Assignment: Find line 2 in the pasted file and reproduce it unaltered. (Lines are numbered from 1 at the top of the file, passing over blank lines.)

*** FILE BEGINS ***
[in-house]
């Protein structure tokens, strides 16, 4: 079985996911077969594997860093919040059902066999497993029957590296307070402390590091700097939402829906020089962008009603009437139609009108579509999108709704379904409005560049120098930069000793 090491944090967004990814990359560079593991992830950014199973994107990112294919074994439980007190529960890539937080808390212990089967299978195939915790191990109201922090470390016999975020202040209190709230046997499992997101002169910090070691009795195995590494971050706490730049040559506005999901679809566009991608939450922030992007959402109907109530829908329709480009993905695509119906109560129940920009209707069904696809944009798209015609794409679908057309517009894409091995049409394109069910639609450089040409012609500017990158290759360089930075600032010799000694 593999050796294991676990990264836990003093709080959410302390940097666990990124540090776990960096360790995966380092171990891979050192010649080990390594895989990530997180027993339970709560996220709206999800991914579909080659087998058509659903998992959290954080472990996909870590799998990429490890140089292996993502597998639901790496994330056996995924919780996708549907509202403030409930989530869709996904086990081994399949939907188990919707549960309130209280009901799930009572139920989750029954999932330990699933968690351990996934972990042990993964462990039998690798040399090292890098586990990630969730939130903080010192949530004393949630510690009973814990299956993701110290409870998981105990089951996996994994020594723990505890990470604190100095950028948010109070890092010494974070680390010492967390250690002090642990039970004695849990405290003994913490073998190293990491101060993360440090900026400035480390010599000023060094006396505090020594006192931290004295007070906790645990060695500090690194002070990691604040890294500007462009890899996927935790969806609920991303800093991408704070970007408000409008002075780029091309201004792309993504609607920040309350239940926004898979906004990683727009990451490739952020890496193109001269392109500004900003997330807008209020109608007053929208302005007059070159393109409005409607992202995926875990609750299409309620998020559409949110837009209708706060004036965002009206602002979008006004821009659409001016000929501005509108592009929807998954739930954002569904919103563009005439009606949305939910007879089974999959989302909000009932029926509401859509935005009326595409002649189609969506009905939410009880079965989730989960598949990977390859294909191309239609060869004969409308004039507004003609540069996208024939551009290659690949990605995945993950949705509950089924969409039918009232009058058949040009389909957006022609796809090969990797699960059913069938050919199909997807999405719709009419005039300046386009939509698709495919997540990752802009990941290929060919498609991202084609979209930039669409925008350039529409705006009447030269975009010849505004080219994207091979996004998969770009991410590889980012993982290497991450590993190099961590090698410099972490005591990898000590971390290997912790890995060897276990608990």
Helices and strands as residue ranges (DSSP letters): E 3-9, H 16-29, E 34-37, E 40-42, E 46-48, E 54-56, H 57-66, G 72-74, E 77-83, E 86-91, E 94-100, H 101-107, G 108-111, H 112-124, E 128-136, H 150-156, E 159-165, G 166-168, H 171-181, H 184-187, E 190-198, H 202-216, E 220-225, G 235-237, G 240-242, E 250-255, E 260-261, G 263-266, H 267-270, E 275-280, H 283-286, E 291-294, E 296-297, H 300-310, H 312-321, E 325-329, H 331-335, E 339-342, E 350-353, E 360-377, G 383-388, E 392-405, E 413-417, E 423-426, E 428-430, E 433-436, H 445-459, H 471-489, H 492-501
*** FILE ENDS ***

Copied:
């Protein structure tokens, strides 16, 4: 079985996911077969594997860093919040059902066999497993029957590296307070402390590091700097939402829906020089962008009603009437139609009108579509999108709704379904409005560049120098930069000793 090491944090967004990814990359560079593991992830950014199973994107990112294919074994439980007190529960890539937080808390212990089967299978195939915790191990109201922090470390016999975020202040209190709230046997499992997101002169910090070691009795195995590494971050706490730049040559506005999901679809566009991608939450922030992007959402109907109530829908329709480009993905695509119906109560129940920009209707069904696809944009798209015609794409679908057309517009894409091995049409394109069910639609450089040409012609500017990158290759360089930075600032010799000694 593999050796294991676990990264836990003093709080959410302390940097666990990124540090776990960096360790995966380092171990891979050192010649080990390594895989990530997180027993339970709560996220709206999800991914579909080659087998058509659903998992959290954080472990996909870590799998990429490890140089292996993502597998639901790496994330056996995924919780996708549907509202403030409930989530869709996904086990081994399949939907188990919707549960309130209280009901799930009572139920989750029954999932330990699933968690351990996934972990042990993964462990039998690798040399090292890098586990990630969730939130903080010192949530004393949630510690009973814990299956993701110290409870998981105990089951996996994994020594723990505890990470604190100095950028948010109070890092010494974070680390010492967390250690002090642990039970004695849990405290003994913490073998190293990491101060993360440090900026400035480390010599000023060094006396505090020594006192931290004295007070906790645990060695500090690194002070990691604040890294500007462009890899996927935790969806609920991303800093991408704070970007408000409008002075780029091309201004792309993504609607920040309350239940926004898979906004990683727009990451490739952020890496193109001269392109500004900003997330807008209020109608007053929208302005007059070159393109409005409607992202995926875990609750299409309620998020559409949110837009209708706060004036965002009206602002979008006004821009659409001016000929501005509108592009929807998954739930954002569904919103563009005439009606949305939910007879089974999959989302909000009932029926509401859509935005009326595409002649189609969506009905939410009880079965989730989960598949990977390859294909191309239609060869004969409308004039507004003609540069996208024939551009290659690949990605995945993950949705509950089924969409039918009232009058058949040009389909957006022609796809090969990797699960059913069938050919199909997807999405719709009419005039300046386009939509698709495919997540990752802009990941290929060919498609991202084609979209930039669409925008350039529409705006009447030269975009010849505004080219994207091979996004998969770009991410590889980012993982290497991450590993190099961590090698410099972490005591990898000590971390290997912790890995060897276990608990």